- The Washington Times - Thursday, March 18, 2004

Washington Capitals owner Ted Leonsis, facing widespread criticism and disgust toward the team’s unprecedented fire sale, received a strong show of support yesterday from hockey’s top boss.

NHL commissioner Gary Bettman defended Leonsis, who slashed roughly $30million in payroll, for making a brave decision in the face of a highly uncertain future for the league.

“Ted has been a great owner. He has invested himself emotionally, enthusiastically, financially in this franchise, and he did it in a way that was quite expensive,” Bettman said. “Instead of being stubborn and trying to keep fighting through in a situation that wasn’t working, he showed courage and good business sense. He deserves a great deal of credit. And long-term, I view this as a good thing for the fans. He’s given the franchise much more flexibility.

“If it’s not working, you try something else. I believe Ted and George [McPhee, general manager] are responding in large part to what the fans want.”

Current Caps attendance figures, however, dispute that notion. The team’s average draw was 14,740 entering last night’s game against the New York Rangers, down 6 percent from last season and 25th in the NHL. There has been no meaningful improvement since the trading deadline.

But Leonsis is already planning a widespread ticket price decrease for next season — assuming there is a next season — matching price reduction efforts under way in Pittsburgh and under consideration in Edmonton.

Bettman said it will take 12 to 18 months to fully evaluate the Caps’ massive purge that saw the departure of Jaromir Jagr, Robert Lang, Peter Bondra, Sergei Gonchar, Michael Nylander, Mike Grier and Steve Konowalchuk.

“It’s easy to criticize when someone takes decisive action,” he said. “But we have to be patient and see how it plays out.”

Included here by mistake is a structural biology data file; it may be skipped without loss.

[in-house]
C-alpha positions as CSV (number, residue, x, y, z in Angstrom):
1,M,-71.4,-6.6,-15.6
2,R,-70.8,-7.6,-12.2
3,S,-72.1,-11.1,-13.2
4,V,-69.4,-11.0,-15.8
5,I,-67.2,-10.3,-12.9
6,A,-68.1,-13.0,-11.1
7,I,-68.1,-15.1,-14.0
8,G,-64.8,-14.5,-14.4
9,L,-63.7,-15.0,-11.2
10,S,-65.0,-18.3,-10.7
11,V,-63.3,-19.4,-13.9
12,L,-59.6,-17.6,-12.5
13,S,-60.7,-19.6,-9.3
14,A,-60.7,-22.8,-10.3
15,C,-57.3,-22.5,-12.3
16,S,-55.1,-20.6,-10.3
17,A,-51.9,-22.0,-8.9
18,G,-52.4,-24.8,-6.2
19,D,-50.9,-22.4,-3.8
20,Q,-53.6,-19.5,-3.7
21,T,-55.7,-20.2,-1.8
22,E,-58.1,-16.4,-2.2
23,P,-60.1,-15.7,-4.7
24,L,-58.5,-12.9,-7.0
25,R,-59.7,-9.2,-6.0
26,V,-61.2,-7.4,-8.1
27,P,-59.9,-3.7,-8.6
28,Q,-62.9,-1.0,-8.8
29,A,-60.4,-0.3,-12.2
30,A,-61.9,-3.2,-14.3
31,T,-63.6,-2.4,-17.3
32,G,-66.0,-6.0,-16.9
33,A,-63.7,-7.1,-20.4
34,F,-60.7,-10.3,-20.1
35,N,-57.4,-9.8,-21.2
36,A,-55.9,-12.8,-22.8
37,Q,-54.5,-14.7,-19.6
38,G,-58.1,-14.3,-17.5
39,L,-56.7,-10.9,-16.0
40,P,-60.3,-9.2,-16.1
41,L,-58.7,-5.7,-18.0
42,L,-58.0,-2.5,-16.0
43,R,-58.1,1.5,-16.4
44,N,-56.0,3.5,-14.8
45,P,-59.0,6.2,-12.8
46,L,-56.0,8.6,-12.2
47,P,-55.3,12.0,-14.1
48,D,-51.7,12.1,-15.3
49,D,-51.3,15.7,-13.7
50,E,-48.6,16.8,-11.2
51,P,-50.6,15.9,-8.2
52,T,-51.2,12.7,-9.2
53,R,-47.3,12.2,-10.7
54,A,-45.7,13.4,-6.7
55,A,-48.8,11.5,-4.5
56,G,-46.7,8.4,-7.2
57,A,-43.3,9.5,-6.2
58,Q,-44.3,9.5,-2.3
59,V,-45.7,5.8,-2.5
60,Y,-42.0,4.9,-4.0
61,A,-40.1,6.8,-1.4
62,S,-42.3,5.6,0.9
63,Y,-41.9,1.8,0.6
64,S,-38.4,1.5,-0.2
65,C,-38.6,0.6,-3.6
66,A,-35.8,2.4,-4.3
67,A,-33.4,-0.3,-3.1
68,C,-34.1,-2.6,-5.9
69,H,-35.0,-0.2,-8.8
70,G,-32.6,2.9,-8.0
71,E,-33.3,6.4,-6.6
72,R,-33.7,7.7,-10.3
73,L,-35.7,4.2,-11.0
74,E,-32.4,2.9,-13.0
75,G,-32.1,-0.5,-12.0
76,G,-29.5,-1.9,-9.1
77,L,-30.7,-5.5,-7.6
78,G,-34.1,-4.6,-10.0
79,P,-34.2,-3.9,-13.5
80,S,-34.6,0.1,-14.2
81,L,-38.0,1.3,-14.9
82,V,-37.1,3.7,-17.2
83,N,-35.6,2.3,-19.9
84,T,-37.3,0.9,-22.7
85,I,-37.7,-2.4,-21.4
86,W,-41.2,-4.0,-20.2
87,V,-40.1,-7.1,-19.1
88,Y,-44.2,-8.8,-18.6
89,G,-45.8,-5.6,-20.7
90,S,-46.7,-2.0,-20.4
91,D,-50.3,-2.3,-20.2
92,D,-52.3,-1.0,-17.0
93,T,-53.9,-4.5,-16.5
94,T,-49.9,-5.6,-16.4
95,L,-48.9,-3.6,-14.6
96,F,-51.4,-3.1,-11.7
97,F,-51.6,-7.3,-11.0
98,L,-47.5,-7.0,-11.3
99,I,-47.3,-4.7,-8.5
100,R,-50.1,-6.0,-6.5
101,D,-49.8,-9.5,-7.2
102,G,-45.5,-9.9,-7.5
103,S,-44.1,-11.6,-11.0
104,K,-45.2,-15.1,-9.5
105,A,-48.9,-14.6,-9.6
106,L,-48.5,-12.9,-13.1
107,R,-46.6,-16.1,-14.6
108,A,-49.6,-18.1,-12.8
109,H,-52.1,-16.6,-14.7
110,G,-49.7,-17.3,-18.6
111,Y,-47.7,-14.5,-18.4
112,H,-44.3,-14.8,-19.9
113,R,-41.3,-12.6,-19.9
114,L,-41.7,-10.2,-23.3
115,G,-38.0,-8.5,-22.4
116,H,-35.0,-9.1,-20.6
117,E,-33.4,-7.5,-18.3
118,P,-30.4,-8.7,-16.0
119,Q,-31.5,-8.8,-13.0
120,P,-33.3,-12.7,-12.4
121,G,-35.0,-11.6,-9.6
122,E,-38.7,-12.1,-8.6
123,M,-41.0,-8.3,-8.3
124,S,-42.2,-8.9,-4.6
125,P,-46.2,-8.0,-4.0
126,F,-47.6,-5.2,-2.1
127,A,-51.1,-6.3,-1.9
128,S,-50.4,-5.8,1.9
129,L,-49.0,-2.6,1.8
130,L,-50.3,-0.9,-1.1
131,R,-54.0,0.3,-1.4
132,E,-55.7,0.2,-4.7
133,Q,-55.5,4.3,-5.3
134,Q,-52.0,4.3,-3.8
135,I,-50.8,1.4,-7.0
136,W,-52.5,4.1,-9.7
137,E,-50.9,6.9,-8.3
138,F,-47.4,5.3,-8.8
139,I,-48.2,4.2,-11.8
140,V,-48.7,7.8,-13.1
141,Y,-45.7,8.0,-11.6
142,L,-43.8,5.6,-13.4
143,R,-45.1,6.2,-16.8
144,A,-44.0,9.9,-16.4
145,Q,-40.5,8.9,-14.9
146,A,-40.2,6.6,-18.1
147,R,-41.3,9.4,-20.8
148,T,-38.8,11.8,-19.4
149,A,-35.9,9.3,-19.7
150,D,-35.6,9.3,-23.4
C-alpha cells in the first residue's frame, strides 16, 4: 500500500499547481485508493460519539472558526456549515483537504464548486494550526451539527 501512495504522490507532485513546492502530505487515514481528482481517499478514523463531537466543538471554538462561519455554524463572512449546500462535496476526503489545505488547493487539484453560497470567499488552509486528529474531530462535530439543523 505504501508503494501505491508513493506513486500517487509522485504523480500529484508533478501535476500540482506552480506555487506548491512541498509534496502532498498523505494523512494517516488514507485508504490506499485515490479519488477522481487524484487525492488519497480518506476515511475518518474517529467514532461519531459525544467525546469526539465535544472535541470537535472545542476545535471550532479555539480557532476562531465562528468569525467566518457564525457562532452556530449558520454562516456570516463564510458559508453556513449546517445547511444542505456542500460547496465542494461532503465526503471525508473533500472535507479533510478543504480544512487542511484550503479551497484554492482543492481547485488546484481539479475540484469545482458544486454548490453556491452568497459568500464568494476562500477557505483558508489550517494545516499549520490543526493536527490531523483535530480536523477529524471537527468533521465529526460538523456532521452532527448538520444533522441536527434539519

Bettman, visiting Washington last night in his annual tour of NHL markets, tried to put a similarly positive spin on the NHL’s fractious labor situation. But in this case, the problems run much deeper than a cadre of angry fans.

The league-commissioned Levitt report, released last month, indicated a $273million operating loss for the 2002-03 season. And even when factoring out the origin of the report, there is no disputing that each NHL club receives just $4million in national TV rights compared to $77million for each NFL club despite similar average salaries.

NHL executives want to implement an economic system with “cost certainty,” code language for either a luxury tax or salary cap. The players’ union, conversely, is fierce in its desire to maintain the current market-based system where average salaries have more than tripled in the last 15 years to more than $1.7million. The current labor pact expires Sept.15, and both sides have stashed away millions for a lockout that many believe could last years.

After months of angry rhetoric, formal negotiations will start next month with a possibility of regular sessions throughout the spring.

“Right now, it’s just ‘let’s get together and talk’” Bettman said. “There’s not a lot of structure [to the sessions] right now. But it is time to move forward. The fortunate thing is that this is not a new process. This is all part of an ongoing dialogue that goes back to 1999. That’s why there is such a strong knowledge on both sides on all the issues.”

Bettman’s comments aside, there remains substantial disagreement between management and the union on even how much money is actually coming into the league. Union officials have been very dismissive about the Levitt report and continue to argue that several teams are shielding key revenue sources in the accounting ledgers of related companies.

“I have no doubt at all to the solidarity of the players,” Ted Saskin, NHL Players Association senior director of business affairs, said earlier this month. “Hockey players, if someone wants to pick a fight with them, are accustomed to responding.”

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